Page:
Renewing Presidential Politics: Campaigns, Media, and the Public Interest

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Rowman & Littlefield, 1996 - 207 pages
Do we get the best presidential candidates to run and elect the presidents we deserve as a nation? If not, why not? Could it have something to do with the quality of campaigns in American politics today? Noted presidential scholar Bruce Buchanan puts the 1996 presidential election campaign in context with the campaigns of 1988 and 1992, making the case that 'good' campaigns--especially those with issue-oriented media coverage and positive campaign advertisements--do make a difference in the quality and quantity of citizen participation, policy input and output, and overall good governance. Perfect for college courses on campaigns and elections and on the presidency, this book looks ahead to future election campaigns with a hope for creating a nation of 'citizen owners and lovers' of the political process, not to mention candidates and media coverage worthy of citizen involvement and attention.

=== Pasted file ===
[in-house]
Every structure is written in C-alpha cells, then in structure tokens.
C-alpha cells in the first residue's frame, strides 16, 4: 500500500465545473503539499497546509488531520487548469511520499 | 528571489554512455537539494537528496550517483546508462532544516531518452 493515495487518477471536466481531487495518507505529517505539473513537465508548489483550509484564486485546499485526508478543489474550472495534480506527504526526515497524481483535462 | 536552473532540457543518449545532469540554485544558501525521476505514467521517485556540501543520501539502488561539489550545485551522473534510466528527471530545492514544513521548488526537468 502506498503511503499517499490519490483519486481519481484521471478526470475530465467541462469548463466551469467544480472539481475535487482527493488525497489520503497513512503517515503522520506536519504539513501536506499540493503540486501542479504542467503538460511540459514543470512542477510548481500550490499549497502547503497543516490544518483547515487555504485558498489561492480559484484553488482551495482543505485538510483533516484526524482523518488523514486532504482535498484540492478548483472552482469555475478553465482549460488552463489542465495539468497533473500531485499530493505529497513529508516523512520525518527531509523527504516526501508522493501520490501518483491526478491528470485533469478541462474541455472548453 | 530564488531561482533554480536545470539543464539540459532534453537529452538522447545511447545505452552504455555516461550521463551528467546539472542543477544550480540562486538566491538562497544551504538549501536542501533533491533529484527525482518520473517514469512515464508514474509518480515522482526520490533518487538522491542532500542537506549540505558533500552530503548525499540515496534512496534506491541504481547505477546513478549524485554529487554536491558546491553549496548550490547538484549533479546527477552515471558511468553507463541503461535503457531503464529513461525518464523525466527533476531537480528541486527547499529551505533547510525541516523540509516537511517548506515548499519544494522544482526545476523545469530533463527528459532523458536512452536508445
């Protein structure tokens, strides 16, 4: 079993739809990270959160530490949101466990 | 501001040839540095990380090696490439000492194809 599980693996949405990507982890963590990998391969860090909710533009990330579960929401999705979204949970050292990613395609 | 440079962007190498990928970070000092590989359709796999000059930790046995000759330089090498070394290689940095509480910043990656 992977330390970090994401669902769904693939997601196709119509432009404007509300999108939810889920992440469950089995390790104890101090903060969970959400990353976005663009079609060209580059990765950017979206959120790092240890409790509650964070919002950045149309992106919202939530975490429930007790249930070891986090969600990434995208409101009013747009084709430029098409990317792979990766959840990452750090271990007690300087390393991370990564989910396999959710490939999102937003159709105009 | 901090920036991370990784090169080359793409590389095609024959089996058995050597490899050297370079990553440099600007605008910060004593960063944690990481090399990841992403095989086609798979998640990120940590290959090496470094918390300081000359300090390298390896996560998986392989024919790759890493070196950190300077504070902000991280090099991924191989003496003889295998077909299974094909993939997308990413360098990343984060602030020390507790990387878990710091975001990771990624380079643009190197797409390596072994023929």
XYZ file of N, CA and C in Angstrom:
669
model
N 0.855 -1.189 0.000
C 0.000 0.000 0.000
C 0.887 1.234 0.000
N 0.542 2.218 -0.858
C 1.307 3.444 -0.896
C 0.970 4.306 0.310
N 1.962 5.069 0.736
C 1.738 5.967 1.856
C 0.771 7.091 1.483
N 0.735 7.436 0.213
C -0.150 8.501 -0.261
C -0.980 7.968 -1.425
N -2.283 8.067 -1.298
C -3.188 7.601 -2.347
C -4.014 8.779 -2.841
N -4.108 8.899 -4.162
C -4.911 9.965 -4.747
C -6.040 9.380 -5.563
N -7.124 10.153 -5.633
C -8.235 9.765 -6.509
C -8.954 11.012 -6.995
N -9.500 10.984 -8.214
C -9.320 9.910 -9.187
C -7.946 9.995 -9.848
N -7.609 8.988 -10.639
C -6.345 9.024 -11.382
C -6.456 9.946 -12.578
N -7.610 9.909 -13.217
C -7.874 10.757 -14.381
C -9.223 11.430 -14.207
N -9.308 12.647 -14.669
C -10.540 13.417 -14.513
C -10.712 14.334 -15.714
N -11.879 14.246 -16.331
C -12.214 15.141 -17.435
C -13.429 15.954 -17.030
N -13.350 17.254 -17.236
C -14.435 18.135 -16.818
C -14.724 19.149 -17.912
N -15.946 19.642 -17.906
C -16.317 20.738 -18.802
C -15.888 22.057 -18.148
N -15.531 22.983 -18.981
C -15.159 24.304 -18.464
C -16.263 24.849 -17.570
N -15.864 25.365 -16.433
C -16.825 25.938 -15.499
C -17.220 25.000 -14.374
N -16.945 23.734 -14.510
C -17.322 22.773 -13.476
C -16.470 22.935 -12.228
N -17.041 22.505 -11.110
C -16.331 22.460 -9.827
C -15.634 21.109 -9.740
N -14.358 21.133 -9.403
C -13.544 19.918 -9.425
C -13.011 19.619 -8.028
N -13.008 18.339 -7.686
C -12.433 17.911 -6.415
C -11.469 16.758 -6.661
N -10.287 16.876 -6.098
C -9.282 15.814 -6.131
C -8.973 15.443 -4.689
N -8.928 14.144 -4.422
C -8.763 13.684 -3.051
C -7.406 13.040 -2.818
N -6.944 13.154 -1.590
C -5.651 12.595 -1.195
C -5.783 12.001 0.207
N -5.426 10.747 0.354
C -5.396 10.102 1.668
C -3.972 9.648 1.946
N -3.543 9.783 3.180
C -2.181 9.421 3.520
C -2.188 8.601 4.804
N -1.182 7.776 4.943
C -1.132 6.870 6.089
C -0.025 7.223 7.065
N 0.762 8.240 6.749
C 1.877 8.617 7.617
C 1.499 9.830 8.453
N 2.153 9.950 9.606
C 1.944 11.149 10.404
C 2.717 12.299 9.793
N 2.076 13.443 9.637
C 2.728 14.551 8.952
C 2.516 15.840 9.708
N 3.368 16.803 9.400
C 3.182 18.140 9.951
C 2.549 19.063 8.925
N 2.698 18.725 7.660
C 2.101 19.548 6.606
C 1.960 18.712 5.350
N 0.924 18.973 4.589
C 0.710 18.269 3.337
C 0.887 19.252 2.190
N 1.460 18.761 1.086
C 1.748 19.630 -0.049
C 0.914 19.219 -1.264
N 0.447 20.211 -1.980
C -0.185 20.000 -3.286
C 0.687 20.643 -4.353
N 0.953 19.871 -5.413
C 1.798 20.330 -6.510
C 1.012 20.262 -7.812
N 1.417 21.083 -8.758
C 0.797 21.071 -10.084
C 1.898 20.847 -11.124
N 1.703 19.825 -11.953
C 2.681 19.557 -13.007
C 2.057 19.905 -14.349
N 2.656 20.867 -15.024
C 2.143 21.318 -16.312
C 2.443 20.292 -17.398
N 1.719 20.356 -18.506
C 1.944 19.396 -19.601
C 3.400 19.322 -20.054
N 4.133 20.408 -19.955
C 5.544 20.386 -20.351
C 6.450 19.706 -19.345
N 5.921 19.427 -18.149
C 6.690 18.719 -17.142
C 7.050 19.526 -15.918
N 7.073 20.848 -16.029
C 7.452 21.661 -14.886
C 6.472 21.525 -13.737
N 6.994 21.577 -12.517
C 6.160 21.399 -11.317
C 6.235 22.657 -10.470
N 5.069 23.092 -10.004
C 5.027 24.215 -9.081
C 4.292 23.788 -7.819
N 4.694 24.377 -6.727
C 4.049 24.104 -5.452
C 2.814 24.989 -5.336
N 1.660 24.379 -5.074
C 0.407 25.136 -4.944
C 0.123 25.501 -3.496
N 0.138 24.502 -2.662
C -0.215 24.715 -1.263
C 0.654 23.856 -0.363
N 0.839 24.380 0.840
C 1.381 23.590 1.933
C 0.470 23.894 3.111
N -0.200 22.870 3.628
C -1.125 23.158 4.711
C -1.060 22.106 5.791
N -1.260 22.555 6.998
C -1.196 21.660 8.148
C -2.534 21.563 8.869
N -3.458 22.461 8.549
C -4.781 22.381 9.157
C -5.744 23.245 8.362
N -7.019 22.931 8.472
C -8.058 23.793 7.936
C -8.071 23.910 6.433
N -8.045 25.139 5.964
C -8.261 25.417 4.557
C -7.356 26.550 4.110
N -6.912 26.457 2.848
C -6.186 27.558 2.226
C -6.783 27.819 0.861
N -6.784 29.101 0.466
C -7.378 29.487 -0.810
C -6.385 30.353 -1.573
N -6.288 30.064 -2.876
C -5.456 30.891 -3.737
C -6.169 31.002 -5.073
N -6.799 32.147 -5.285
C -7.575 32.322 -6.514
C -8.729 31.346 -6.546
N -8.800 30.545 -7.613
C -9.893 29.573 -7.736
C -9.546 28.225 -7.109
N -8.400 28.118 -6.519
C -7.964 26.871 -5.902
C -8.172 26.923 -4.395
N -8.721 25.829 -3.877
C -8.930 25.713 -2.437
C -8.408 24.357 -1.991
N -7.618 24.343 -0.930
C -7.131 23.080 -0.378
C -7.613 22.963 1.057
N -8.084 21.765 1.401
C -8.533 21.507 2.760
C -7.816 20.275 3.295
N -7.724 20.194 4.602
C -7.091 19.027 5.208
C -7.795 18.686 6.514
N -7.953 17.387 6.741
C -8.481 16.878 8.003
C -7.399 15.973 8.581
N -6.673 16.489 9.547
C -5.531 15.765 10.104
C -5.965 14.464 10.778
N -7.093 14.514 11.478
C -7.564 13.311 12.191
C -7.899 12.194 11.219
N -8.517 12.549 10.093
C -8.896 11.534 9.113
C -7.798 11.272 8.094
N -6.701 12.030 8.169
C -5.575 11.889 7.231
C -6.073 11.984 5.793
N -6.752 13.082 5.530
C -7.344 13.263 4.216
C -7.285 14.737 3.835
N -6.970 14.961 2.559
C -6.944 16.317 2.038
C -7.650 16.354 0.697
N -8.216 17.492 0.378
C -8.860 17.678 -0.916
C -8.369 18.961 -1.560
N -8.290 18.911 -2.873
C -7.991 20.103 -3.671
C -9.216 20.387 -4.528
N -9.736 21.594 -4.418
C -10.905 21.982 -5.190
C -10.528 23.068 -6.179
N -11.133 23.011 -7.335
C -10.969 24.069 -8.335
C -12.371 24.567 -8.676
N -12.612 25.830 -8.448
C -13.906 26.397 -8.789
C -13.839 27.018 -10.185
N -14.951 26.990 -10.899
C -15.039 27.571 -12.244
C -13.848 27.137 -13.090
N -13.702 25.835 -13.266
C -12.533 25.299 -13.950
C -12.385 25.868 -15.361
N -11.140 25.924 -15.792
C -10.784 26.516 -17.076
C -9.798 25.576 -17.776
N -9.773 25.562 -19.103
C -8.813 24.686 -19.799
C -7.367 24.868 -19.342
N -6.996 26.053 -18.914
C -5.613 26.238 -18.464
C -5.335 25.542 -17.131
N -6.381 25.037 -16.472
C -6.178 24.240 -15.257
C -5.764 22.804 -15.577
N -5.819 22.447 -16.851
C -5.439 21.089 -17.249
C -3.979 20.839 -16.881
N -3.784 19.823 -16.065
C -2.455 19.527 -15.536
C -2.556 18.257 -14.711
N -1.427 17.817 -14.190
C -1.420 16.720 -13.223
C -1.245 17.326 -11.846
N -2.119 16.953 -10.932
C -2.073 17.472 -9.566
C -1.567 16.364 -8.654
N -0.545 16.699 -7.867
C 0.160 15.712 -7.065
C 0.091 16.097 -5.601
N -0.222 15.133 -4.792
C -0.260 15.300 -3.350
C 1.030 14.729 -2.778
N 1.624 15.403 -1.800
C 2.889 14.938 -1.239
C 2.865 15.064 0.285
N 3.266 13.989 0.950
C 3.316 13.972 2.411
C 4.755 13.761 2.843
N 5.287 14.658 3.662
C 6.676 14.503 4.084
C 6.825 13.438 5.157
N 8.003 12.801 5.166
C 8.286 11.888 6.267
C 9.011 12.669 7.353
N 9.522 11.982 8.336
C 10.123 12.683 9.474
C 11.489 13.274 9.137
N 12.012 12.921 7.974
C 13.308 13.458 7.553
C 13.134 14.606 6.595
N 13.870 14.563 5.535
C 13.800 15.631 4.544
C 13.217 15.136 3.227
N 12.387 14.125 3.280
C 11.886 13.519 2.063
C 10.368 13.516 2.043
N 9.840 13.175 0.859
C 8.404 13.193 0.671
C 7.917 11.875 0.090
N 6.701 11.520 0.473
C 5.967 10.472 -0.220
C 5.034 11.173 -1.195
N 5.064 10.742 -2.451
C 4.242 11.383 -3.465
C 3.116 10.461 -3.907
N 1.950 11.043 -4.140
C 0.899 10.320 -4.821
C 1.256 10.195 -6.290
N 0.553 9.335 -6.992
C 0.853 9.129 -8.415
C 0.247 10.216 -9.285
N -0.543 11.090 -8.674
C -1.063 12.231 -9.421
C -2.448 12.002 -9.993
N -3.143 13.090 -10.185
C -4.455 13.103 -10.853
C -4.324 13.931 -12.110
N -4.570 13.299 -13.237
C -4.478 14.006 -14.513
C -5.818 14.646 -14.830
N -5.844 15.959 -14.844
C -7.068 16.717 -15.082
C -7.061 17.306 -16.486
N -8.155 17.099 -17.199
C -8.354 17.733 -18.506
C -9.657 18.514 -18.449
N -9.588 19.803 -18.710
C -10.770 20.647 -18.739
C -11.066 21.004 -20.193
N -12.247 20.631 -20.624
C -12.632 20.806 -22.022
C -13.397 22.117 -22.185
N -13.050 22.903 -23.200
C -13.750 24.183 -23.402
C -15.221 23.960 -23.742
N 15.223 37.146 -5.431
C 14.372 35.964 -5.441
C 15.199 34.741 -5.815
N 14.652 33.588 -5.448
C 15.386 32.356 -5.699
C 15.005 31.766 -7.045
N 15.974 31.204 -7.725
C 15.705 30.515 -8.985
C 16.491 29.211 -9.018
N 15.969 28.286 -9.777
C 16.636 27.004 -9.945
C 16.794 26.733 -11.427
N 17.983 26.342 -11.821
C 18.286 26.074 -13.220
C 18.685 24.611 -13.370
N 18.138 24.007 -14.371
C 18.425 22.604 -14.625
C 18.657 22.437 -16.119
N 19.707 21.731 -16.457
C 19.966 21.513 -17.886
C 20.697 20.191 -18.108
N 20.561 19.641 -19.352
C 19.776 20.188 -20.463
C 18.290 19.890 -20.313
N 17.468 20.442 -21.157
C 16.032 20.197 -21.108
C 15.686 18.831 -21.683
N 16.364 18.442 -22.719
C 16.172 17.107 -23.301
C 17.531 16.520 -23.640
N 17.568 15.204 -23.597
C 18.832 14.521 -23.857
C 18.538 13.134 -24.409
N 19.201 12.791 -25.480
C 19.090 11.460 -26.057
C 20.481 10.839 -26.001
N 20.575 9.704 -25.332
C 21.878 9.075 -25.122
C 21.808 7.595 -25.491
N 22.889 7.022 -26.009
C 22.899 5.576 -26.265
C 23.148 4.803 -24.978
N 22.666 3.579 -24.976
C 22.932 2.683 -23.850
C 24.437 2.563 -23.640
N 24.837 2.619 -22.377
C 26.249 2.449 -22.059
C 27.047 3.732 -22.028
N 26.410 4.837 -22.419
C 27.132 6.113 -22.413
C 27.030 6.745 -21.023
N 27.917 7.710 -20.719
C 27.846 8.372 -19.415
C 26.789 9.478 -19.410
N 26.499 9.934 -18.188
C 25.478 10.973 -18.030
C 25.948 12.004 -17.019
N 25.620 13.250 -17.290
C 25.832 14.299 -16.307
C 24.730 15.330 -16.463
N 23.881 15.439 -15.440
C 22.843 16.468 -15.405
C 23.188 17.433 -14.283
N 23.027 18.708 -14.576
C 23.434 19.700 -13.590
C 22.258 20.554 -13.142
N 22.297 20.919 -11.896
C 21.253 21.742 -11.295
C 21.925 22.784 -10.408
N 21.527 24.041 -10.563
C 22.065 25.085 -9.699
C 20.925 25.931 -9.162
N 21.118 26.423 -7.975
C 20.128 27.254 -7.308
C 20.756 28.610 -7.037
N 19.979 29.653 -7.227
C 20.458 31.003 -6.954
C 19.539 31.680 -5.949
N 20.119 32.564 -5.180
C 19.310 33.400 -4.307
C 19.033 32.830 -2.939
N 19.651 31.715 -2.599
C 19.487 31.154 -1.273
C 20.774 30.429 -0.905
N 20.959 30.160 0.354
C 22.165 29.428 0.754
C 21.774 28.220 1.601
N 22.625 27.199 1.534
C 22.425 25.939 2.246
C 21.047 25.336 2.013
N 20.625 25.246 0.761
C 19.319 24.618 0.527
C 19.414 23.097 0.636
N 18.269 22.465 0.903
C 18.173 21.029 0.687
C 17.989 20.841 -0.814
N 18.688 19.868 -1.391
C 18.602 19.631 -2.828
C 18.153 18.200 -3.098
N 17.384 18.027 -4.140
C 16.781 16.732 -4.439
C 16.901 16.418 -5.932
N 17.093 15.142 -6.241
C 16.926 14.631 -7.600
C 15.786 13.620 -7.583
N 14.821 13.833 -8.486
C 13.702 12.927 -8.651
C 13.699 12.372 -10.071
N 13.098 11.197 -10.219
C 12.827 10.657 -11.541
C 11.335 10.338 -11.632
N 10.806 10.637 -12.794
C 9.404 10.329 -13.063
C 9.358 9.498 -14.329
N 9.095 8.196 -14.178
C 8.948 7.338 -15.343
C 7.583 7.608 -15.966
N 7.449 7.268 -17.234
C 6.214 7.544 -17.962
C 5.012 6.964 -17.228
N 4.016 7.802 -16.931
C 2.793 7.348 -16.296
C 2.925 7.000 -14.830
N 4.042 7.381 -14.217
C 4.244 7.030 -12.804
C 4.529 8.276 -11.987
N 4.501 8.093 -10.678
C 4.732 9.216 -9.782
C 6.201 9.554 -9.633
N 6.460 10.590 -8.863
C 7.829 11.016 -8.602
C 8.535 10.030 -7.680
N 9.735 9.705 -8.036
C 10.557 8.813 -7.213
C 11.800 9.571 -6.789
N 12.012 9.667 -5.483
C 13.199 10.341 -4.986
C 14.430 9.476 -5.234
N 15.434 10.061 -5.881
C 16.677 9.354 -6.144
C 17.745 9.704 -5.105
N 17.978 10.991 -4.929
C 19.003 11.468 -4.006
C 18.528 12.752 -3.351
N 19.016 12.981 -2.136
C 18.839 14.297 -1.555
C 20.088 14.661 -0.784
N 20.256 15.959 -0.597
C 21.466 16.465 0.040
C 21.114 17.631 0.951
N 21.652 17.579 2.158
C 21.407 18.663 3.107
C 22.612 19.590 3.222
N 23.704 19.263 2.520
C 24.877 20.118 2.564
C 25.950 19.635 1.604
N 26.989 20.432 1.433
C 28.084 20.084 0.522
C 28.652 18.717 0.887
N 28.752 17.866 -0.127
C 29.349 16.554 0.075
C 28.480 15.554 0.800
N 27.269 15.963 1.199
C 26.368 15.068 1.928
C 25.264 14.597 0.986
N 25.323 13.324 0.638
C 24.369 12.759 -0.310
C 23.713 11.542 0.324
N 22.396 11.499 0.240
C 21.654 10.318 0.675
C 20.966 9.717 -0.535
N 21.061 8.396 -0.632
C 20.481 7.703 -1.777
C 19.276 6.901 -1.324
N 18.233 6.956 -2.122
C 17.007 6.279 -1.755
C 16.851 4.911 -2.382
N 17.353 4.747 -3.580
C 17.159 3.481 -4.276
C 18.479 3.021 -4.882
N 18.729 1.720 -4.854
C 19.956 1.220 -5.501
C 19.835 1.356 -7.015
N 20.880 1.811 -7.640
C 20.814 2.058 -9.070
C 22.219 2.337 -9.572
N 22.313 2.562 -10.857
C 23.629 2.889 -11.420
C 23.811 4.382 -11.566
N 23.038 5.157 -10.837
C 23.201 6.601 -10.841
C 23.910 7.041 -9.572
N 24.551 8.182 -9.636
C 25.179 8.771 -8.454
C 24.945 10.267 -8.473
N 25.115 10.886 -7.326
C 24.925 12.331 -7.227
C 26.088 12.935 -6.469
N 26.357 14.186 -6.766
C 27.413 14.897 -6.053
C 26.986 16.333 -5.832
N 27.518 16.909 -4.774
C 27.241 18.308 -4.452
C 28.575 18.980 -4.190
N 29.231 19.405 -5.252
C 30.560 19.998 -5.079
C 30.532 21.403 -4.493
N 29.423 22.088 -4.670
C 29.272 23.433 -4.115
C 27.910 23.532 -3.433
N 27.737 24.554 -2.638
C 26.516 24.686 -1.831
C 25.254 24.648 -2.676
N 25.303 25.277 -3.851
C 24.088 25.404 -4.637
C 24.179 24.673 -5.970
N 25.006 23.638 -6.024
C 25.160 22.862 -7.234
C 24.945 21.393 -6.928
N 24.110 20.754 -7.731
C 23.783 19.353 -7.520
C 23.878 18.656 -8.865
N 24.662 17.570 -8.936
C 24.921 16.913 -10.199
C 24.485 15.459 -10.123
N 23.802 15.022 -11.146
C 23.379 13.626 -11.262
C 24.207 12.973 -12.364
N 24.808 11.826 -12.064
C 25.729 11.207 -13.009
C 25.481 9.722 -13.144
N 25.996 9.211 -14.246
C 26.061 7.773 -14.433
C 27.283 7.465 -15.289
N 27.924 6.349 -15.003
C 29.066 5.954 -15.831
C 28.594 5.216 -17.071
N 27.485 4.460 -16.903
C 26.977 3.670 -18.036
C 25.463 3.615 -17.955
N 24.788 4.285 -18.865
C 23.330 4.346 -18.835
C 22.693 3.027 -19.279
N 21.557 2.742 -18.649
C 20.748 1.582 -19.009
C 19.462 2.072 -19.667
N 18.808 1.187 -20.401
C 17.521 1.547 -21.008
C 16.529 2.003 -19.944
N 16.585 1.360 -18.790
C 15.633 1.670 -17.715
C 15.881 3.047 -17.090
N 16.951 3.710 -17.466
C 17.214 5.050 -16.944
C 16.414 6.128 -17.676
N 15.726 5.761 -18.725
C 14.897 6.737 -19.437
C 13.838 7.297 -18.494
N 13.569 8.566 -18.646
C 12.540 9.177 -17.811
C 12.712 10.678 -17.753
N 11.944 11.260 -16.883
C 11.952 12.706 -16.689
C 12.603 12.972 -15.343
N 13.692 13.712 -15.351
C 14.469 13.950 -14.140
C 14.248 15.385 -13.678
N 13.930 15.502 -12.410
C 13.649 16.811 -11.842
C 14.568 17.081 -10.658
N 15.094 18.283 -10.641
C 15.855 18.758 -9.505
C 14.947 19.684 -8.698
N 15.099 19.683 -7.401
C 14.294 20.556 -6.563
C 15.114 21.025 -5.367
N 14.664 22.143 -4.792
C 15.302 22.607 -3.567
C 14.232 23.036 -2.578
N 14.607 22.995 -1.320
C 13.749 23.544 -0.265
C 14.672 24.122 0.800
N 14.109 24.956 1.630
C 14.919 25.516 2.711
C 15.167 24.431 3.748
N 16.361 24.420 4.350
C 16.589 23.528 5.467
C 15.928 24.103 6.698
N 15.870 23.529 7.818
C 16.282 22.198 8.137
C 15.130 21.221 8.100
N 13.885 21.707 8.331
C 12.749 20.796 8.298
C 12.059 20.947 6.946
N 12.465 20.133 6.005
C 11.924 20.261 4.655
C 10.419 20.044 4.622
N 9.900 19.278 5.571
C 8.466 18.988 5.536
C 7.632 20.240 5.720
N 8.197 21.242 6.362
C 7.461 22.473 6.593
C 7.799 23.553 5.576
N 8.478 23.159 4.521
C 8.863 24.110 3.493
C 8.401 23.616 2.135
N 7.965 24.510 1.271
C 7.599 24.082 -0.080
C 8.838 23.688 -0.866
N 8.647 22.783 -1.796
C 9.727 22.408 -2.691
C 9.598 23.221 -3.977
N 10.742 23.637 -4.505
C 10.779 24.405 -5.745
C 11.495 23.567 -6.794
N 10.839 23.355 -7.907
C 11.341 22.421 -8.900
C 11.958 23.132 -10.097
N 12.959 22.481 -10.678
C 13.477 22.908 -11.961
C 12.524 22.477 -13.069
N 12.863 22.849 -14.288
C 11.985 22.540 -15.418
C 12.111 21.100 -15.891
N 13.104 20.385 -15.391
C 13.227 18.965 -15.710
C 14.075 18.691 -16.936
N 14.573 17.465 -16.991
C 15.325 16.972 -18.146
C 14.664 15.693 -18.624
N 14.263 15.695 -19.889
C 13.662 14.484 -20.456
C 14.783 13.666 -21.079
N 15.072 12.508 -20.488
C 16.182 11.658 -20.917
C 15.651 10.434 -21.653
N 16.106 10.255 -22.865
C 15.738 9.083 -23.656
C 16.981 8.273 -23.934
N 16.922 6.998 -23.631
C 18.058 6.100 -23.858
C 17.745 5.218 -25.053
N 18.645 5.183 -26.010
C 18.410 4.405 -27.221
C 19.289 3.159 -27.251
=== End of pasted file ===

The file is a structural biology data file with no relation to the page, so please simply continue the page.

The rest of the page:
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Contents

A Tale of Two Campaigns
1
The History of a Relationship
21
A Conflict of Interests
39
The Uses of Presidential Campaigns
61
Manipulation versus Persuasion
79
The Costs of Politics
91
Welfare and Race
115
Media Distorting the Message
135
Back to the Voters
159
References
179
Index
199
About the Author
Copyright

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About the author (1996)

Bruce Buchanan is professor of government at the University of Texas at Austin. He is author of The Presidential Experience and The Citizen's Presidency, among many books and articles for the scholarly and popular press, and was director of the Markle Foundation Presidential Election Watch for the 1996 campaign.

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